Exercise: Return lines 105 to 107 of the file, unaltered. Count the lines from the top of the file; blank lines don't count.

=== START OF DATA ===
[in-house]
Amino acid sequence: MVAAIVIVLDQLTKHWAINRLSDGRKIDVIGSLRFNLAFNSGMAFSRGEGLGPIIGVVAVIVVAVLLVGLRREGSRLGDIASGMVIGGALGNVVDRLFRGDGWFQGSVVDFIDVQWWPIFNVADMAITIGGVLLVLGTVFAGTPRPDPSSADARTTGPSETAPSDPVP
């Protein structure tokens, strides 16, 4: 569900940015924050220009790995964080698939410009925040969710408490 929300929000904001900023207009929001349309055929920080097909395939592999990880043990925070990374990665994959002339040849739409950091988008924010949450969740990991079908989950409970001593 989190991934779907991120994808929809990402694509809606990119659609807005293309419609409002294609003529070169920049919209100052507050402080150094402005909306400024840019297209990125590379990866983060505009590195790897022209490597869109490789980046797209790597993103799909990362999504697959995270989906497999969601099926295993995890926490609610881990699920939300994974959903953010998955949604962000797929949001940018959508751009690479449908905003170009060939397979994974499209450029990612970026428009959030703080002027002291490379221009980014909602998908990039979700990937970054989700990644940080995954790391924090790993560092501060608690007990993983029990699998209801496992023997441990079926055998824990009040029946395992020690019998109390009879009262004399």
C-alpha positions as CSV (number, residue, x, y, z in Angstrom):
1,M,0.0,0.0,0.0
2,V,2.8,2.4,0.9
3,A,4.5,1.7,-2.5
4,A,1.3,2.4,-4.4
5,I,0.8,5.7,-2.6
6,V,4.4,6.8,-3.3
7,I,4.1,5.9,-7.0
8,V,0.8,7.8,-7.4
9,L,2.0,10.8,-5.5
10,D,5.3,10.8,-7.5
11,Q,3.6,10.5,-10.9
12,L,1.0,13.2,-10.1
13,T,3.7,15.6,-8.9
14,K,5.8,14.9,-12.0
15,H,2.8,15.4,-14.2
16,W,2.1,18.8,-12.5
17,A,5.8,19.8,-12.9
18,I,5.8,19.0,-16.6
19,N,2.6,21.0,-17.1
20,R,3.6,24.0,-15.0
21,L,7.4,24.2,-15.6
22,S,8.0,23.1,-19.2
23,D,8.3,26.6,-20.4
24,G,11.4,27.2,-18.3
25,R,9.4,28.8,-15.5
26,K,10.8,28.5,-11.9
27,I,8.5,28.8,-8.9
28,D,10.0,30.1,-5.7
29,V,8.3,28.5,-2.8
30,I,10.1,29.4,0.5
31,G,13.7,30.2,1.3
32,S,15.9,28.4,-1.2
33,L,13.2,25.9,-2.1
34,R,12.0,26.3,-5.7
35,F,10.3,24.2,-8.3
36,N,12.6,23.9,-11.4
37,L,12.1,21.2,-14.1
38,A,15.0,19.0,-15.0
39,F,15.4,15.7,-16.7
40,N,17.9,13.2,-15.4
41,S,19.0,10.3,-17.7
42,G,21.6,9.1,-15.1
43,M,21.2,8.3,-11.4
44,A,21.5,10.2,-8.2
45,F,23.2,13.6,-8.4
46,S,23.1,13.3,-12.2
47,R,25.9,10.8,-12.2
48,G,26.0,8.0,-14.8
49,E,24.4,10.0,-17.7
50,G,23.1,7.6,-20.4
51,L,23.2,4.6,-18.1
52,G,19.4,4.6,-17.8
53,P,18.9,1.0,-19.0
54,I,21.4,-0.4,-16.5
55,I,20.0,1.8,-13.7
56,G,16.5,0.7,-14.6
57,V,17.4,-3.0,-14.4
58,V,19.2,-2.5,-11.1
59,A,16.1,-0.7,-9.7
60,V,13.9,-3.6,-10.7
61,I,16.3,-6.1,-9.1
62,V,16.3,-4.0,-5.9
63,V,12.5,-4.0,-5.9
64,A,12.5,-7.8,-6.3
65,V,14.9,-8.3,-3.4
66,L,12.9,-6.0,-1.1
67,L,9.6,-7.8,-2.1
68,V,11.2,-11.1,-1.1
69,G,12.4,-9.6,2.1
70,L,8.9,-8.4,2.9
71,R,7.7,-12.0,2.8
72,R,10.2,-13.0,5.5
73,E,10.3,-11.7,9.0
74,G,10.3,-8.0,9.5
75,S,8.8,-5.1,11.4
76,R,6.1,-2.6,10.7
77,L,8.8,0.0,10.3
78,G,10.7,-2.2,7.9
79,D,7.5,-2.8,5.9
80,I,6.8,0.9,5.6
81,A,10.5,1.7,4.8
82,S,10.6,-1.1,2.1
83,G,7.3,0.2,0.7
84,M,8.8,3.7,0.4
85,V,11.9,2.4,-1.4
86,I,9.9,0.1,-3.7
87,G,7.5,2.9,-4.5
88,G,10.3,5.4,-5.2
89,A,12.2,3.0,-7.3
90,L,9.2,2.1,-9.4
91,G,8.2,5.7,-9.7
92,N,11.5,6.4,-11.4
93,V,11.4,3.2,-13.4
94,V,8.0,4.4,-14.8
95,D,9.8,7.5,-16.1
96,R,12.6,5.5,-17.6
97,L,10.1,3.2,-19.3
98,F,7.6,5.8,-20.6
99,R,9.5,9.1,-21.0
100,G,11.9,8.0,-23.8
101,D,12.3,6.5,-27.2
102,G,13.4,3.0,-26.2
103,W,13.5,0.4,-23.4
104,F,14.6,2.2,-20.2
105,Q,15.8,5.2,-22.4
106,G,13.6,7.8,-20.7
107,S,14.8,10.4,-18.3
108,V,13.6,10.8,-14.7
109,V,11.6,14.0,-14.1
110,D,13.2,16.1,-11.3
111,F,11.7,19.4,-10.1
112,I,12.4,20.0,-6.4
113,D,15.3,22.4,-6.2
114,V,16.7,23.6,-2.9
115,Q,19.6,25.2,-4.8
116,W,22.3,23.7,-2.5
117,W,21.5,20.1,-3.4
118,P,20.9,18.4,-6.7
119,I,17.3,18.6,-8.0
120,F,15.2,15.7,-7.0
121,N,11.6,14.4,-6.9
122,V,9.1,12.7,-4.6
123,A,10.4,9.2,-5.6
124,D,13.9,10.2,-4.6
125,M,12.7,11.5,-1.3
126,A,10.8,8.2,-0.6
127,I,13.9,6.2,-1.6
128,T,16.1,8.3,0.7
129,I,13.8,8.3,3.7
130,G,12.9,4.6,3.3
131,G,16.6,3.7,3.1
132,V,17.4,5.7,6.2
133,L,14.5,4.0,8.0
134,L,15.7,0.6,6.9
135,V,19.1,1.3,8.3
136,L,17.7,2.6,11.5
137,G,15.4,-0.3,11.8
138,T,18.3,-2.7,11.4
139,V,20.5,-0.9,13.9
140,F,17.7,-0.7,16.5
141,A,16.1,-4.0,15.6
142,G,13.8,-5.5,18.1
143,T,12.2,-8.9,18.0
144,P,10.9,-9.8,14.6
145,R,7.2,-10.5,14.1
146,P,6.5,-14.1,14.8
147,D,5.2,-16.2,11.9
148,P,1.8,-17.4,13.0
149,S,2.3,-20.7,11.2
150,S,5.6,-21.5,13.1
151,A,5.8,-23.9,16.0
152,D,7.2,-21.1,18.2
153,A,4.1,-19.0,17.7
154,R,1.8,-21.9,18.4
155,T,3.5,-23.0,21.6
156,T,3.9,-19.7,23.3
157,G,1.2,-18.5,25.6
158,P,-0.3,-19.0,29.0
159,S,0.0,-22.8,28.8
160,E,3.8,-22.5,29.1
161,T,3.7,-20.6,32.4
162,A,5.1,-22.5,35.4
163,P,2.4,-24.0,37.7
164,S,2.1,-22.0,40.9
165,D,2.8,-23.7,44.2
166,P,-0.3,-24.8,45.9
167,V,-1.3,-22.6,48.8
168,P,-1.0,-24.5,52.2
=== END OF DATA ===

101,D,12.3,6.5,-27.2
102,G,13.4,3.0,-26.2
103,W,13.5,0.4,-23.4